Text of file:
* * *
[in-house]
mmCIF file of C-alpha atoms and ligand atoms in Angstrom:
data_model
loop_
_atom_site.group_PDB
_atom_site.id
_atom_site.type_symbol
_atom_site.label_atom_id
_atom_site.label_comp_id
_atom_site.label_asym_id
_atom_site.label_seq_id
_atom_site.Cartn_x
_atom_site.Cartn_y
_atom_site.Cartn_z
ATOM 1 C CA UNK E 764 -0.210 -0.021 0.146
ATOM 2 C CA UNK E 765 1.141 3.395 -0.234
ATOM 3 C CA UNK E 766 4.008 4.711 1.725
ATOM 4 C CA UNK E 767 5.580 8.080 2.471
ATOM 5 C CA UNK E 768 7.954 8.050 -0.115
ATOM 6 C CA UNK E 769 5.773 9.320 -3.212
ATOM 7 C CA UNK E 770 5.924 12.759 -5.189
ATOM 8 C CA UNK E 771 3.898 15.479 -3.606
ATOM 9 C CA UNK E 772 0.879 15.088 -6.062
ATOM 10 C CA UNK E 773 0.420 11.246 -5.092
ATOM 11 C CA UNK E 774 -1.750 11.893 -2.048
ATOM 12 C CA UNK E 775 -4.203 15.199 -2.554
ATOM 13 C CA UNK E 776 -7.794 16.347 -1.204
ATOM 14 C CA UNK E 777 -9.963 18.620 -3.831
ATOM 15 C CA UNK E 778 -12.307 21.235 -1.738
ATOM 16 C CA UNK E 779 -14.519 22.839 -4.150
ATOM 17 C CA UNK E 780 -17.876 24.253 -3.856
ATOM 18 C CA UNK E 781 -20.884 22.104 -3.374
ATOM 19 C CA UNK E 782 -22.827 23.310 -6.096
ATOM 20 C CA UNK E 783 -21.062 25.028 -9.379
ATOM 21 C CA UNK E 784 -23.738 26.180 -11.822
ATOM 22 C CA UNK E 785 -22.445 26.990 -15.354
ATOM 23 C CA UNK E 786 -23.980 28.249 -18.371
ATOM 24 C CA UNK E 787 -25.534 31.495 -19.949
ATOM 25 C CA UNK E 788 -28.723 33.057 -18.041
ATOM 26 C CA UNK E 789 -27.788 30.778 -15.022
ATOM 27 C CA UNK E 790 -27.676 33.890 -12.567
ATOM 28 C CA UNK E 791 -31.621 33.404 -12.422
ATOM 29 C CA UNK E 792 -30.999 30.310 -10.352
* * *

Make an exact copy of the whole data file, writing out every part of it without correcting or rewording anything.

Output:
[in-house]
mmCIF file of C-alpha atoms and ligand atoms in Angstrom:
data_model
loop_
_atom_site.group_PDB
_atom_site.id
_atom_site.type_symbol
_atom_site.label_atom_id
_atom_site.label_comp_id
_atom_site.label_asym_id
_atom_site.label_seq_id
_atom_site.Cartn_x
_atom_site.Cartn_y
_atom_site.Cartn_z
ATOM 1 C CA UNK E 764 -0.210 -0.021 0.146
ATOM 2 C CA UNK E 765 1.141 3.395 -0.234
ATOM 3 C CA UNK E 766 4.008 4.711 1.725
ATOM 4 C CA UNK E 767 5.580 8.080 2.471
ATOM 5 C CA UNK E 768 7.954 8.050 -0.115
ATOM 6 C CA UNK E 769 5.773 9.320 -3.212
ATOM 7 C CA UNK E 770 5.924 12.759 -5.189
ATOM 8 C CA UNK E 771 3.898 15.479 -3.606
ATOM 9 C CA UNK E 772 0.879 15.088 -6.062
ATOM 10 C CA UNK E 773 0.420 11.246 -5.092
ATOM 11 C CA UNK E 774 -1.750 11.893 -2.048
ATOM 12 C CA UNK E 775 -4.203 15.199 -2.554
ATOM 13 C CA UNK E 776 -7.794 16.347 -1.204
ATOM 14 C CA UNK E 777 -9.963 18.620 -3.831
ATOM 15 C CA UNK E 778 -12.307 21.235 -1.738
ATOM 16 C CA UNK E 779 -14.519 22.839 -4.150
ATOM 17 C CA UNK E 780 -17.876 24.253 -3.856
ATOM 18 C CA UNK E 781 -20.884 22.104 -3.374
ATOM 19 C CA UNK E 782 -22.827 23.310 -6.096
ATOM 20 C CA UNK E 783 -21.062 25.028 -9.379
ATOM 21 C CA UNK E 784 -23.738 26.180 -11.822
ATOM 22 C CA UNK E 785 -22.445 26.990 -15.354
ATOM 23 C CA UNK E 786 -23.980 28.249 -18.371
ATOM 24 C CA UNK E 787 -25.534 31.495 -19.949
ATOM 25 C CA UNK E 788 -28.723 33.057 -18.041
ATOM 26 C CA UNK E 789 -27.788 30.778 -15.022
ATOM 27 C CA UNK E 790 -27.676 33.890 -12.567
ATOM 28 C CA UNK E 791 -31.621 33.404 -12.422
ATOM 29 C CA UNK E 792 -30.999 30.310 -10.352